Customers of the Taiwan-based appliance maker have been suffering ongoing, relentless ransomware activity — which Dark memorizing broke down earlier this week (along with potential defenses) in an extensive roundtable of experts.

To protect their businesses and avoid a ransomware checkmate, users should avoid exposing the SMB service to the internet and should employ strong passwords in any event.

"SHI-eesh": IT Giant Knocked Offline in Coordinated Cyberattack

IT-supplier bigwig SHI International said this week that it was the target of "a coordinated and professional malware attack."

The New Jersey-based vendor, which has 5,000 employees and 15,000 customers around the world, said that it moved quickly to stop the infection and minimize the impact on SHI’s systems and operations. That meant that some systems, such as SHI’s public websites and email, were knocked offline "while the attack was investigated and the integrity of those systems was assessed."

The SHI staff regained access to email, but as of Thursday the main website was still not operational. The company said in a website notice that IT teams continue to work to bring other systems back online.

It's unclear what the cyberattackers' goal was, but some researchers noted that a supply chain compromise attempt is a real possibility.

“Apart from being a large enterprise, SHI is a major software and hardware provider to several Fortune 500 companies, and while there is no evidence regarding third-party suppliers getting breached or customer data getting exfiltrated, this is certainly too close for comfort for many of their customers," Rajiv Pimplaskar, CEO at Dispersive Holdings, said via email.

California College Remains Offline After Ransomware Hit

As the latest example of what happens when IT isn't prepared for a hit, the 12,500-student College of the Desert, a community college in Palm Desert, Calif., remains offline after suffering which researchers suspect was a ransomware attack.

The cyberattack brought down the school's online services and campus phone lines on July 4. As of late Thursday, the school's website still returned a notice that it "is currently experiencing a system-wide outage of most services," including the ability for students to request transcripts, add or drop classes, or register for classes.

"Educational institutions have continued to be a prime target for ransomware groups over the last couple of years," says Josh Rickard, senior security solutions architect at Swimlane, noting that this is the second time College of the Desert has been hit with a malware attack; the first incident took place in August 2020. "To prevent similar attacks in the future and ensure that operations continue to run smoothly, education institutions such as College of the Desert need to devote more resources to information security teams, tools, processes, and products."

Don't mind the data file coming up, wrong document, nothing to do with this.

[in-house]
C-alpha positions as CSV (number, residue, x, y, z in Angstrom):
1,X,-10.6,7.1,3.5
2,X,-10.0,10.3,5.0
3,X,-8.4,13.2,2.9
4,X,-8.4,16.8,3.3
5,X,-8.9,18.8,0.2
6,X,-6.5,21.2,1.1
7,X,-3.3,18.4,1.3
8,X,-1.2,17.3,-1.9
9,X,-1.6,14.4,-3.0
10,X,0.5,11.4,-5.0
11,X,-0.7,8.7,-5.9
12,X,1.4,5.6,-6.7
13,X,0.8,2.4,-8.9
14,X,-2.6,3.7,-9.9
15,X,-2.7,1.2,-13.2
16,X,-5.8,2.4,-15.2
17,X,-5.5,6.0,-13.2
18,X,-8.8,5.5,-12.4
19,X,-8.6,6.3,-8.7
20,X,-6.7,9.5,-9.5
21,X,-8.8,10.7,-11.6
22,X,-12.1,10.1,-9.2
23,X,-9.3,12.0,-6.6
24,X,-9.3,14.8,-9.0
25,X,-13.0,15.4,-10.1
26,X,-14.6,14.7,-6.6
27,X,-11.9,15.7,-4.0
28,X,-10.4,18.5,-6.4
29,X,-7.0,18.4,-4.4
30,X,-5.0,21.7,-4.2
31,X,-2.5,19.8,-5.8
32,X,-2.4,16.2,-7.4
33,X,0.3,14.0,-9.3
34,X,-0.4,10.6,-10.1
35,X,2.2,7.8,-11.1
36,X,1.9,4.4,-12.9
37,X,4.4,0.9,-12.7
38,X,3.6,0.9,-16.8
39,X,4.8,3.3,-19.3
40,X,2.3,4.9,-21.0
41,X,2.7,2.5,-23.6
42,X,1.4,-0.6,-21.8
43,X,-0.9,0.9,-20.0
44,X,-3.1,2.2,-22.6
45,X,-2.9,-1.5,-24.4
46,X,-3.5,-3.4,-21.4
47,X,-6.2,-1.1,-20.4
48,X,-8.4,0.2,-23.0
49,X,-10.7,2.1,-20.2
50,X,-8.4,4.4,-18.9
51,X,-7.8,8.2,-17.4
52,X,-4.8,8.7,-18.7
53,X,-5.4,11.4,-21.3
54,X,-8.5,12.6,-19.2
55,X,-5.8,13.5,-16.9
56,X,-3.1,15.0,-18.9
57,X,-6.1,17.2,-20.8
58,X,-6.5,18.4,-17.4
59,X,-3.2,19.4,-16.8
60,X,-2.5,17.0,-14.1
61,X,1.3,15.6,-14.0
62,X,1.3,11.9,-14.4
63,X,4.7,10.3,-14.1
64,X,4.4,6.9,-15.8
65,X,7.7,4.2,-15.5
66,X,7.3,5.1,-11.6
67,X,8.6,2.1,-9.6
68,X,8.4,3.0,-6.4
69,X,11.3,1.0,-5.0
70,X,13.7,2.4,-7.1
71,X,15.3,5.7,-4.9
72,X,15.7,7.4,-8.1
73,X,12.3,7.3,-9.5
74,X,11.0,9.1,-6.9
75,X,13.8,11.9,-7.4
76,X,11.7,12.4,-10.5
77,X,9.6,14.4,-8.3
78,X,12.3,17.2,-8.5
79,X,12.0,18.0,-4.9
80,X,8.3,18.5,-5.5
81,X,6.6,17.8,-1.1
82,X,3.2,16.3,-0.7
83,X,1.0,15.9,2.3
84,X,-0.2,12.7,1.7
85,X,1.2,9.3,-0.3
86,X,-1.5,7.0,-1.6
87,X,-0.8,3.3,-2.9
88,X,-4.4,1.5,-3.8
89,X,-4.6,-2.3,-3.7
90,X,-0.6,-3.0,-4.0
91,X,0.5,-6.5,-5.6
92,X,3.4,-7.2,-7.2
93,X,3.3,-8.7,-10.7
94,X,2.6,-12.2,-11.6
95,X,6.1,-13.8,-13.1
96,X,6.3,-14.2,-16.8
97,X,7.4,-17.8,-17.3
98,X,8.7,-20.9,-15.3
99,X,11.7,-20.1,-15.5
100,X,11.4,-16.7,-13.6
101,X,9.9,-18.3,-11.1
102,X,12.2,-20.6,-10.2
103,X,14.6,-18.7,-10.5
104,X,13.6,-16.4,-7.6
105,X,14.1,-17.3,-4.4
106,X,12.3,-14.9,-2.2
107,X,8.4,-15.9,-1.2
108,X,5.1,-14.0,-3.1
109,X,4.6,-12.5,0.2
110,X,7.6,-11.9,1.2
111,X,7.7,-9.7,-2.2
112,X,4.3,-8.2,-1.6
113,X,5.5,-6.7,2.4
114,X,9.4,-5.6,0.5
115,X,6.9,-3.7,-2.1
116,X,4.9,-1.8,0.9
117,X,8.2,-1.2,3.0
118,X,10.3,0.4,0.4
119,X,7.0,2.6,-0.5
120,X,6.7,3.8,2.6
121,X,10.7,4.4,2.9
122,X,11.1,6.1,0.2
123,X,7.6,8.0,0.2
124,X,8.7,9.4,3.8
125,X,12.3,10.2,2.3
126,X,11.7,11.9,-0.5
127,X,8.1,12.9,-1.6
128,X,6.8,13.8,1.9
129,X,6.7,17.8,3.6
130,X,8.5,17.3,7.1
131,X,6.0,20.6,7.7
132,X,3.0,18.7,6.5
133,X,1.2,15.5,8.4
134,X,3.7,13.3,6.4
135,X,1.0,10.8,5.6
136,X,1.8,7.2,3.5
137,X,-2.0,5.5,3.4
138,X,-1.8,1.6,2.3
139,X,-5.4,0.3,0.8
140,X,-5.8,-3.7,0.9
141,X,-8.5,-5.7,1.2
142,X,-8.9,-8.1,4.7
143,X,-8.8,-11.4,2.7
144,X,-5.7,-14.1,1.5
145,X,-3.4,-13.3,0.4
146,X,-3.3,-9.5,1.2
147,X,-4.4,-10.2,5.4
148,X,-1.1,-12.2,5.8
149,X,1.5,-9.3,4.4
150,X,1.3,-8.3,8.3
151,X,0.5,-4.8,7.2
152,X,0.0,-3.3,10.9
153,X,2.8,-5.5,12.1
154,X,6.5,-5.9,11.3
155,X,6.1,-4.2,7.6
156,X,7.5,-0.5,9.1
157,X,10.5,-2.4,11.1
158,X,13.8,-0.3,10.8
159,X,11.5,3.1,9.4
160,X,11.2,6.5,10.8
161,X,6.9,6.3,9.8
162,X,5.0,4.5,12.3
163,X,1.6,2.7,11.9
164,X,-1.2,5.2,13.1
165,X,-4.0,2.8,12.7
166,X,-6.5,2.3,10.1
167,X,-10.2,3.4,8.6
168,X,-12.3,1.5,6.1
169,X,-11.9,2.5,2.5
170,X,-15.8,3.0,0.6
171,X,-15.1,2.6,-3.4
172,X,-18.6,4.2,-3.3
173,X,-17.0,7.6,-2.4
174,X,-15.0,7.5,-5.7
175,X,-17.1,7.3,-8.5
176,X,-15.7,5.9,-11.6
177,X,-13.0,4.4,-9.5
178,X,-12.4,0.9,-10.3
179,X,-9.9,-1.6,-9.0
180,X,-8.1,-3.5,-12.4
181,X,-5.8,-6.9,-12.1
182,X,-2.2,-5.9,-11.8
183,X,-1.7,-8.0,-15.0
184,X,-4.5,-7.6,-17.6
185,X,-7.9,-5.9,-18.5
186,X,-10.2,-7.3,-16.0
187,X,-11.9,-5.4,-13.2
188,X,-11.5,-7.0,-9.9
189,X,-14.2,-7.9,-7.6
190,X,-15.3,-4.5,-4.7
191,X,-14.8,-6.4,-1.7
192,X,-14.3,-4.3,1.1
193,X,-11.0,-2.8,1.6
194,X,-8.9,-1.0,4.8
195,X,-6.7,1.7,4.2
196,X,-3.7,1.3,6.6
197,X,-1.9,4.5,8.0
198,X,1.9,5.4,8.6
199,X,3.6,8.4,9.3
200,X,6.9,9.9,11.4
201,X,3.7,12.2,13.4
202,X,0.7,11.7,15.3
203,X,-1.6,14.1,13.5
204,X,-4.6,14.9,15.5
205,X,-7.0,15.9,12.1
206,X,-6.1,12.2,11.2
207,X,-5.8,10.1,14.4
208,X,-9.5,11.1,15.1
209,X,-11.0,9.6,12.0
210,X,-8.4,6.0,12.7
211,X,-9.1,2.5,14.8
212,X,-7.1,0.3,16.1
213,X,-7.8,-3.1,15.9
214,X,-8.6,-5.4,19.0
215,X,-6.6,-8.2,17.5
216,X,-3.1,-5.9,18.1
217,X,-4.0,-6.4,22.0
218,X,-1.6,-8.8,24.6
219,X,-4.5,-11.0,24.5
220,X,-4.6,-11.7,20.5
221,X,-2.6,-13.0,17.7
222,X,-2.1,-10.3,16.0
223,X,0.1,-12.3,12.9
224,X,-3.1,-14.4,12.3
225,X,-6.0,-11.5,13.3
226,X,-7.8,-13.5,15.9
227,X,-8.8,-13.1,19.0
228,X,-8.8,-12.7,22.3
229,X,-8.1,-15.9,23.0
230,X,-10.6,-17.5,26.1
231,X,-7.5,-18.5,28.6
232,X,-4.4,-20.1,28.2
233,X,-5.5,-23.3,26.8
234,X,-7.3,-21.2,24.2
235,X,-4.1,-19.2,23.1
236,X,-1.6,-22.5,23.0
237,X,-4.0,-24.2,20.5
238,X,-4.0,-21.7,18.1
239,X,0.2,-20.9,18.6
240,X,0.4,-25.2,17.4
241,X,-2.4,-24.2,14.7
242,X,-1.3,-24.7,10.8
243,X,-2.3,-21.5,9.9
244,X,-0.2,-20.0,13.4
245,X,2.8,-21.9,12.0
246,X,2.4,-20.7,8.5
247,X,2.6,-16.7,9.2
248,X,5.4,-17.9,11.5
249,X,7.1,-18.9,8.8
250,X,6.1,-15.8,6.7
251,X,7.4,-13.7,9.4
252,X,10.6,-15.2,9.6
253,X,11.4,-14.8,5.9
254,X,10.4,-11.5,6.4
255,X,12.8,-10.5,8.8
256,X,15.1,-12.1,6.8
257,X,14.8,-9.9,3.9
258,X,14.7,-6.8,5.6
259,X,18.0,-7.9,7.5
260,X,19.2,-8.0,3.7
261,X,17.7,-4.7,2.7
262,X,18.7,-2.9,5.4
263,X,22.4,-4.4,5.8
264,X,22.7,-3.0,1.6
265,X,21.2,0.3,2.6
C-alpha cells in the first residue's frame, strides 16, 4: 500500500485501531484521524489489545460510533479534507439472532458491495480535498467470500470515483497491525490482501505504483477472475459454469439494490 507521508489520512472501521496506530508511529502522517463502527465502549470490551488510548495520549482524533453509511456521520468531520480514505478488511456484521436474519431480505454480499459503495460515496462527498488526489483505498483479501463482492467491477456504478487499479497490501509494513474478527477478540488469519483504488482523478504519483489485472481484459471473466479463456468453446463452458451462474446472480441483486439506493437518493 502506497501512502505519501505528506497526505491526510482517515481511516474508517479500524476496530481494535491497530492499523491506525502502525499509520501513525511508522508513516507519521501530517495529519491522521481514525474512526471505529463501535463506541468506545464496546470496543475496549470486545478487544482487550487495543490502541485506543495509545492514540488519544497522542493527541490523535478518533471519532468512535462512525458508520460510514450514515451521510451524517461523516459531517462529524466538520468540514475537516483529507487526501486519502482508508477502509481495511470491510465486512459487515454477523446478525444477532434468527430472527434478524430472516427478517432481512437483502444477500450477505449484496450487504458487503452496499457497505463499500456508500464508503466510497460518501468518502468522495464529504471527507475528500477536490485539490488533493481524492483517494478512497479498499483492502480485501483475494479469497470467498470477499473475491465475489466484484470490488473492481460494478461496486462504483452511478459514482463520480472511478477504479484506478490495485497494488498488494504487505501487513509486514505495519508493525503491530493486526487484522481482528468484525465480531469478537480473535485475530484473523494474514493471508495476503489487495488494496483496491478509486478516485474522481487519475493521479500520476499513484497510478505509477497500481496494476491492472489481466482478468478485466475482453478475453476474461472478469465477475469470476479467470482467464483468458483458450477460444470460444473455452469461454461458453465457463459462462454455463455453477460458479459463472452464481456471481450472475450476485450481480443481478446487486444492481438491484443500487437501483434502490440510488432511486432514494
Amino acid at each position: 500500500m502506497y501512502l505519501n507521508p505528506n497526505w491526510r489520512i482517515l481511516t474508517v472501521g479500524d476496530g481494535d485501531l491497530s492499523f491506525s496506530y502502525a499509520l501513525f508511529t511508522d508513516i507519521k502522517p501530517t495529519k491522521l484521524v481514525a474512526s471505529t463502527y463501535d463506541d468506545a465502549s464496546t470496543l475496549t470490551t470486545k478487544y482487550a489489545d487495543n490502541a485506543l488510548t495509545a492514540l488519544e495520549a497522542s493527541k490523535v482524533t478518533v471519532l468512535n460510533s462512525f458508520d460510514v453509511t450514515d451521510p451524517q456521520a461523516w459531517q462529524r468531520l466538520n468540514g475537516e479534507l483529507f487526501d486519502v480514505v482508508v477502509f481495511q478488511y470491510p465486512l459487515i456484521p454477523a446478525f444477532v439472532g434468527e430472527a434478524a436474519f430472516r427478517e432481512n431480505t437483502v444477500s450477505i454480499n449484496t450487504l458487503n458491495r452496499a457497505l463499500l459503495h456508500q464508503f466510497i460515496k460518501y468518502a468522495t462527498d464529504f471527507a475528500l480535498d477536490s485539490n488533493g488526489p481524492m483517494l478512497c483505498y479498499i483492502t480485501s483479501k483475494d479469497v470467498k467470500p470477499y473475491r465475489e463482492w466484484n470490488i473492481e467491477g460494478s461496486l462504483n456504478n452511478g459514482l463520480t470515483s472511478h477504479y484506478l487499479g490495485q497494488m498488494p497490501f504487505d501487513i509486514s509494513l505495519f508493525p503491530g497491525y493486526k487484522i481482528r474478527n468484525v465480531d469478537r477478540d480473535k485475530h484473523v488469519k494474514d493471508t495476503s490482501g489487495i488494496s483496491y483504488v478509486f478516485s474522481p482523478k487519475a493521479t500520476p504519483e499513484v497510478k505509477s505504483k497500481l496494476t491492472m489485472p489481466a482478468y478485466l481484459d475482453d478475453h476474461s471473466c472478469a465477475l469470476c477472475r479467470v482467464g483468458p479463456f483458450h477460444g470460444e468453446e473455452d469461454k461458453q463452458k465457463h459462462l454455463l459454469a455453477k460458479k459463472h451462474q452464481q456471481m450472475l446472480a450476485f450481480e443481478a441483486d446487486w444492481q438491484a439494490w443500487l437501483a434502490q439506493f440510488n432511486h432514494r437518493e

Rickard suspects the incident was ransomware due to the severe operational disruption, but it should be noted that College of the Desert has not confirmed that, admitting only to a "computer network disruption."

Fri, 08 Jul 2022 01:10:00 -0500 en text/html https://www.darkreading.com/threat-intelligence/icymi-critical-cisco-rce-bug-microsoft-hive-shi-cyberattack
Killexams : Part C: How to do this – Technology and Practical Guidelines

2. For implementation

1. Technology - Main and Peripheral Systems

As mentioned earlier, synchronous methodologies have been extensively used to deliver services for patients with dysphagia in several research studies with highly positive outcomes (e.g., Burns et al., 2016; Burns et al., 2017; Malandraki et al., 2011; Malandraki et al., 2014; Morrell et al, 2017; Perlman, & Witthawaskul, 2002; Raatz et al., 2019; Ward et al., 2012a; Ward et al., 2013).  As an important reminder, these positive outcomes are specific to the methodologies used in these studies.

To implement synchronous clinical tele-assessments and tele-therapy sessions live video-conferencing is needed. That means that both the clinician and the patient need to have access to a computer or laptop (or tablet – though not optimal), and to a software platform that allows live secure interaction. Ideally, technology considerations should be determined with the guidance/help of someone with expertise/experience in IT and telehealth knowledge. Under the current condition, that may not always be possible, but at least IT support should be available in most sites or even from a distance.